Educated in Cairo and London, Dr. Tolba helped found the institutions of modern climate diplomacy. In 1972 he led his country’s delegation to the Stockholm conference from which the United Nations Environment Programme emerged. After a short stint as its deputy executive director, he took full charge from 1975 until 1992. The Vienna Convention for the Protection of the Ozone Layer, the UN agreement accompanying the Montreal protocol, was a personal and public victory for Dr Tolba. It has since been ratified by 197 countries and by the European Union.“PERHAPS the single most successful international agreement to date has been the Montreal protocol,” declared Kofi Annan, then head of the United Nations, back in 2003. Agreed 16 years earlier, the mechanism sought to limit damage to the stratospheric ozone layer that protects the planet from harmful ultraviolet radiation. The protocol phased out substances such as chlorofluorocarbons (CFCs)—coolants in devices ranging from air conditioners to refrigerators—which deplete the ozone. They also contribute to global warming. To date, the agreement has averted the equivalent of more than 135 billion tonnes of carbon-dioxide (CO2) emissions. One of its most important architects, Mostafa Tolba, an Egyptian scientist, died on March 28th, aged 93.
No other environmental initiative has achieved as much. Ozone-depleting chemicals in the atmosphere reached their zenith in 1994. The concentration of ozone in the atmosphere should be back to what it was before 1980 by the middle of this century, studies suggest. America’s Environmental Protection Agency estimates that up to 2m cases of skin cancer may be prevented globally each year until 2030 because of it.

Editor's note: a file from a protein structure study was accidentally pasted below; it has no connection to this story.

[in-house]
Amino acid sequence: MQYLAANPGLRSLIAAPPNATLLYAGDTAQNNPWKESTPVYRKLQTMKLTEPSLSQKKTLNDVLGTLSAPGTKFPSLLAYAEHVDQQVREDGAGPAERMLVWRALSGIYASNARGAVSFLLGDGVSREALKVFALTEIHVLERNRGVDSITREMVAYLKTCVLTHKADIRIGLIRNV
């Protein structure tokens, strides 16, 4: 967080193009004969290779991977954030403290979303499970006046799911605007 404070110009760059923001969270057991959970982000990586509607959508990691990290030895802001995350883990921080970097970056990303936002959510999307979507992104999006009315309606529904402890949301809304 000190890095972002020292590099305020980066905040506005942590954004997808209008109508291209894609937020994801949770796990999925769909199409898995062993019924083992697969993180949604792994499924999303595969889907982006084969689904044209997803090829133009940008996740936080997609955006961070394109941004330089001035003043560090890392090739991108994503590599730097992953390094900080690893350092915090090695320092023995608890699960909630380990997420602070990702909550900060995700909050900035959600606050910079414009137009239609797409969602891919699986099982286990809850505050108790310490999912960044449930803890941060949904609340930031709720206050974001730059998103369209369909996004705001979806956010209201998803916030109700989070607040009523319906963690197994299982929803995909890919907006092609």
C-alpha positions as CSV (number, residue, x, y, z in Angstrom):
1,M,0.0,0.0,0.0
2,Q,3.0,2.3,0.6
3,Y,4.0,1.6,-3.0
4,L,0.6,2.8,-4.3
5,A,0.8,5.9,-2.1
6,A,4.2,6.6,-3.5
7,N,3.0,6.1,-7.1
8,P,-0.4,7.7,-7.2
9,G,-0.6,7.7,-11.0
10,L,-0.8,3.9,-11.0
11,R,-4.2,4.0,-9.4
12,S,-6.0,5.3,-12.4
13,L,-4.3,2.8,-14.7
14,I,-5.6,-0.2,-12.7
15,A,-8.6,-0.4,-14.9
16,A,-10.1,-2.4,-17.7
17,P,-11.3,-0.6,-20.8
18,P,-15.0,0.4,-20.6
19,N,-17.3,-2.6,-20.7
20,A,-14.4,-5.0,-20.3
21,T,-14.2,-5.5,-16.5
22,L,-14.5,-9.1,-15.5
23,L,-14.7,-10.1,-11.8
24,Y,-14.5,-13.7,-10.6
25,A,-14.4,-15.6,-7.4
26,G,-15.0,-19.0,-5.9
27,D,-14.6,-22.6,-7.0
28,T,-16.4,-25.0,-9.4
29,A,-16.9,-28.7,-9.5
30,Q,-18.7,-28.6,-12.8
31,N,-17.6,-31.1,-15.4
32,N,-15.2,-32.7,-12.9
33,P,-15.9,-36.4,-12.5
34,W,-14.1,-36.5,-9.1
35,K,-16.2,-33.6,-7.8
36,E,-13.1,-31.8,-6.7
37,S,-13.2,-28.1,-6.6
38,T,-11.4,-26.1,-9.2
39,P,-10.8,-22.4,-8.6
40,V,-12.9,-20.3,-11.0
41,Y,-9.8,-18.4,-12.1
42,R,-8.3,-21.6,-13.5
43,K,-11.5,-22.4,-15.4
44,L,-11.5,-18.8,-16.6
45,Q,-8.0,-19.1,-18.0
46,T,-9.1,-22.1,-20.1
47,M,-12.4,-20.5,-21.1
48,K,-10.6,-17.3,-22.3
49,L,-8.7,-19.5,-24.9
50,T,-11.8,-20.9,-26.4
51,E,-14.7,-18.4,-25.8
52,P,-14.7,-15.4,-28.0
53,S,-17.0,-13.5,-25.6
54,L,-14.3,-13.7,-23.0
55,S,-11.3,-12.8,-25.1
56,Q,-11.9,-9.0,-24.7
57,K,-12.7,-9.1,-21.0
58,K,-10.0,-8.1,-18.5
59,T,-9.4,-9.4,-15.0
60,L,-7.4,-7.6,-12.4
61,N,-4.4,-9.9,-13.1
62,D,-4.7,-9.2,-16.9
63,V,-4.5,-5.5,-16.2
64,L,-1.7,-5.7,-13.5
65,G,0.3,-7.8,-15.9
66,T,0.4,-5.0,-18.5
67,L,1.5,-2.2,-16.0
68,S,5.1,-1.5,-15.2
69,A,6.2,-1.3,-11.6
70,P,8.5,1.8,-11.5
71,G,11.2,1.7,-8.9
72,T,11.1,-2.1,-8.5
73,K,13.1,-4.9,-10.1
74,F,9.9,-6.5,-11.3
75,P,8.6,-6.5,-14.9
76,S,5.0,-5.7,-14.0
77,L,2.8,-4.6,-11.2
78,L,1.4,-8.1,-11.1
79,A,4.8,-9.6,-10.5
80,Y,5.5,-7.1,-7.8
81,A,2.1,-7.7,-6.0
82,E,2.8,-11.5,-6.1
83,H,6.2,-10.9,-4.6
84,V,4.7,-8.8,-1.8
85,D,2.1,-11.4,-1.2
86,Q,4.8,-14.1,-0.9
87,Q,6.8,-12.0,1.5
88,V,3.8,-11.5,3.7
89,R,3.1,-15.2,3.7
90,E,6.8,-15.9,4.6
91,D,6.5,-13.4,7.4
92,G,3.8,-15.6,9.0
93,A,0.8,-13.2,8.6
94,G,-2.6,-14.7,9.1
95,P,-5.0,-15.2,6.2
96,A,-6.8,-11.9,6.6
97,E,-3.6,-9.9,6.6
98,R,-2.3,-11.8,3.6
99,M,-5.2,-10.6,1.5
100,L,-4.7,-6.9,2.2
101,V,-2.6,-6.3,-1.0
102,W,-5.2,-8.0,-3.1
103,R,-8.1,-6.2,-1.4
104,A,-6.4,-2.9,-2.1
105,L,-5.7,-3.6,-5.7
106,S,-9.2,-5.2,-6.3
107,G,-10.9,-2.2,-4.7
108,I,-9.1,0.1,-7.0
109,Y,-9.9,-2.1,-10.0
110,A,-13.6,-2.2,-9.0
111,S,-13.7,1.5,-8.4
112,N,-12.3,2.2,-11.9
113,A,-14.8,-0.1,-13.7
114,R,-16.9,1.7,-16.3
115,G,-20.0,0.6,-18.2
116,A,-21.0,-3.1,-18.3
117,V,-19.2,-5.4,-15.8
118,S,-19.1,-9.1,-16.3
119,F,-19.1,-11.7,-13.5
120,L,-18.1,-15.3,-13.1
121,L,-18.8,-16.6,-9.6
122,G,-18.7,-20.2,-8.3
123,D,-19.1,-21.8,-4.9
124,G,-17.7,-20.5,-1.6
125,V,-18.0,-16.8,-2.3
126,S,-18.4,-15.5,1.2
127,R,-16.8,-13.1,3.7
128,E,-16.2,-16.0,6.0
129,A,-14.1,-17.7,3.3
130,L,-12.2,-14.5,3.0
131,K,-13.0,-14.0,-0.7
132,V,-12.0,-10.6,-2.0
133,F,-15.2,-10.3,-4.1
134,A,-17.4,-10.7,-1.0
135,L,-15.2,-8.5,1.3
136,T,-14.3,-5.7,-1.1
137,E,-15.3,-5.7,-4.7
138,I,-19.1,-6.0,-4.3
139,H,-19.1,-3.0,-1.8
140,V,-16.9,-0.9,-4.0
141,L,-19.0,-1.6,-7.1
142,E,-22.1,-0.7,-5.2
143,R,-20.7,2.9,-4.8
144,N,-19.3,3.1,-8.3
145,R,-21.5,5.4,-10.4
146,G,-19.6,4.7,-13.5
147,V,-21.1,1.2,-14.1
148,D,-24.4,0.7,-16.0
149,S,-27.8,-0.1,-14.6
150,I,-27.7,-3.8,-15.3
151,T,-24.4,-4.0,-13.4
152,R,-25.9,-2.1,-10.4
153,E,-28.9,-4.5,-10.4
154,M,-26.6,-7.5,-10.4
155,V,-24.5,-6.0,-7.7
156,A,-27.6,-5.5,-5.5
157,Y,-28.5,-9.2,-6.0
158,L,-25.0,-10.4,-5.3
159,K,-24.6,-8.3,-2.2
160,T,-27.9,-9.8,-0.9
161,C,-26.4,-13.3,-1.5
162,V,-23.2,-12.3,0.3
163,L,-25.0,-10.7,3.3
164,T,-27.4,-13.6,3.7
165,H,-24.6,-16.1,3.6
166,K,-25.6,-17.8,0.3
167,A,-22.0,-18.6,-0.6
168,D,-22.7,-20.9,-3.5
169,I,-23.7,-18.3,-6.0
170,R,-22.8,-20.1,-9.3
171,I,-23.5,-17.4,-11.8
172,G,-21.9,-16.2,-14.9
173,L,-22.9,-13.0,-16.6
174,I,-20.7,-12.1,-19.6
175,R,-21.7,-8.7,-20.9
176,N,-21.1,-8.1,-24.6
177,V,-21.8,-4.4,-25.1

The UN climate deal struck last year in Paris to limit global warming to “well below” 2°C above pre-industrial temperatures also owes much to the earlier agreement. Even after the failings of the Kyoto protocol, hashed out to curb CO2 emissions in 1997, and of UN climate negotiations in Copenhagen in 2009, leaders could still point to Montreal. It provided proof of the efficacy of international agreements and of the predictable regulatory environments they can create.
More gains may yet accrue if a new deal is reached to limit other nasties under the protocol’s authority. Even if countries make good on all the pledges they made last year to slash emissions, the Paris agreement may still lead to global warming of 3°C. Curbing short-lived pollutants such as hydrofluorocarbons (HFCs), methane and black carbon could be one way to limit warming further. They are between 25 and 4,000 times more potent than CO2 and linger in the atmosphere for a far shorter time—20 years rather than up to 500—so cutting back now could bring benefits quickly. According to the Arctic Monitoring and Assessment Programme, an intergovernmental group, curbing the emissions of short-lived pollutants could skim 0.2°C off expected global warming by mid-century.

The leaders of America, Canada and Argentina all want to phase out HFCs under the Montreal protocol. Barack Obama has championed the cause. Introduced to replace CFCs as they did not deplete the ozone, cutting these coolants could avoid the equivalent of 100 billion tonnes of CO2 by 2050. How exactly to help developing countries fund a switch from HFCs remains a sticky issue, particularly as many of them manufacture the domestic white goods which require them. But an amendment to the protocol is needed: HFCs are among the greenhouse gases that are increasing most rapidly. If such a change materialises, Dr Tolba’s admirable legacy will grow more impressive still.